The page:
In my last column I drew a comparison between the events surrounding the Scottish rebellion in 1743 and the political machinations of Westminster on The Scottish Referendum for Independents. The same link with the history applies to the views of the British on immigration. Central to this is namely the caste system, the system that divides people on the basis of an inherited social status.
From the 17th century the British discovered the lucrative side of India. The entire area was annexed and in 1878 Queen Victoria called herself ‘Empress of India’. The British regarded the Indians as primitives. Although the British parliament did call for respect for the Indians and their culture: in reality there is little evidence of (‘It Ain’t Half Hot Mum’). Thankfully India formed through heavy taxes a huge source of revenu.
Like with the Scottish domination the ’divide and rule’ strategy was used by England. Handy tool thereby was not the clan system, but the caste system. Familiair to England, because at home they’re used to divide in the upper class and the lower class. When the first immigrants from India reached England reached that ‘dividing-system’ functioned as a guide. Most of the new comers came with the desire to improve themselves and to belong in their new homeland. A nice side effect for the upper class: cheap labor. Downstairs but had to make room for them … and did.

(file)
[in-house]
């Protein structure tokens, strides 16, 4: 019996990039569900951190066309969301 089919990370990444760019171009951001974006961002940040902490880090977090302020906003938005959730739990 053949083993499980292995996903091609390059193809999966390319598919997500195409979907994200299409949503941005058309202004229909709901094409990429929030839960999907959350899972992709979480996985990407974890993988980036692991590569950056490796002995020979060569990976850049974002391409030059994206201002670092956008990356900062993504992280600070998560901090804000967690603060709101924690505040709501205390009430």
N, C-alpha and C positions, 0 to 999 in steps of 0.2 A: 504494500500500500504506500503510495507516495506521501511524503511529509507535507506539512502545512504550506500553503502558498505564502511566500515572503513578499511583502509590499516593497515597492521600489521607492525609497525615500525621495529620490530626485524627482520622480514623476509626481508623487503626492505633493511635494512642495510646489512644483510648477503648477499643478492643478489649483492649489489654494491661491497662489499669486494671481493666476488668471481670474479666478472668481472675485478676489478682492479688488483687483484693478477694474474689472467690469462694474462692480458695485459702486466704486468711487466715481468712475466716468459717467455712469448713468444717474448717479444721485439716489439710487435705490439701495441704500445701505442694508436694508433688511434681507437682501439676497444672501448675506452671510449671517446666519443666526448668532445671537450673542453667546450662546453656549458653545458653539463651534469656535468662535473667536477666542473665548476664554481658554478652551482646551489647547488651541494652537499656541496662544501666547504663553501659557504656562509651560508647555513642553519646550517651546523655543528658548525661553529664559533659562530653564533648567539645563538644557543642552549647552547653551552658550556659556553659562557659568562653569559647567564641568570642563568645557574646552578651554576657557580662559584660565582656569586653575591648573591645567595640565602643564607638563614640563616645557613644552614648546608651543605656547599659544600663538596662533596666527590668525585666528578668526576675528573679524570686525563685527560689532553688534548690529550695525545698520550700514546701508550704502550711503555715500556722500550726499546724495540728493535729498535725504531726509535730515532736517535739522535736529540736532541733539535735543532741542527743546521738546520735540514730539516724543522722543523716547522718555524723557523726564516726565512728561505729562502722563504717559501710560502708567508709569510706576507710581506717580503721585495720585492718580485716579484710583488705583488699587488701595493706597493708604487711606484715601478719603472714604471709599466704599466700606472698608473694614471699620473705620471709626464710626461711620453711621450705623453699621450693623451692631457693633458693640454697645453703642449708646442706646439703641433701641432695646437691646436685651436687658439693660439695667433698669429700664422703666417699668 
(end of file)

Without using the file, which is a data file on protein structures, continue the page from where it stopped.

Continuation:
Meanwhile, many have found their way to the United Kingdom, people with their own religions, cultures and influences. But then, from the EU, the Eastern European wave of migration arrived. Those who saw themselves confronted with it, are situated in what now euphemistically is called the working class. The Anglo-Saxon welfare state is individualized, offers relatively low income-tested benefits for unemployment, sickness and old age and has strict rules on the right to benefits. Social services are largely privately organized, with the exception of the – still – public NHS (National Health Service).
Because of the influx of cheap labor and the associated downward pressure on wages, it caused a sharp increase in poverty. Work-willing people have to look for multiple jobs in order to survive. Meanwhile a demoralized underclass emerged, which no longer cares, many of whom have lived more of a benefit than to have worked, or even never worked and there is such a thing as benefits tourism, the subject of fierce debate.
That UKIP attracted three million voters is not surprising. Mostly in the south, where many immigrants reside. There is no flow to the north, leaving the Scots to afford themselves a overflow of sympathy for “the oppressed of the earth.
Offered the caste system initially some consolation for the parties … that’s over now. They will not admit it openly, but especially the first immigrants see themselves threatened by the newcomers. The big cities are feeling the pressure too. Britons who can afford it, leave -with their money to more pleasant places.
No good calling to dear Mums anymore: the upper class can not maintain that this is not their problem. This issue forms the basis for the EU referendum that is to come.
Indeed, Brussels says:
‘Free movement of our citizens is essential to the European Union. It is a fundamental right and an asset to our union. ” But that is only just if all the values, rights and obligations on both sides of the border are the same.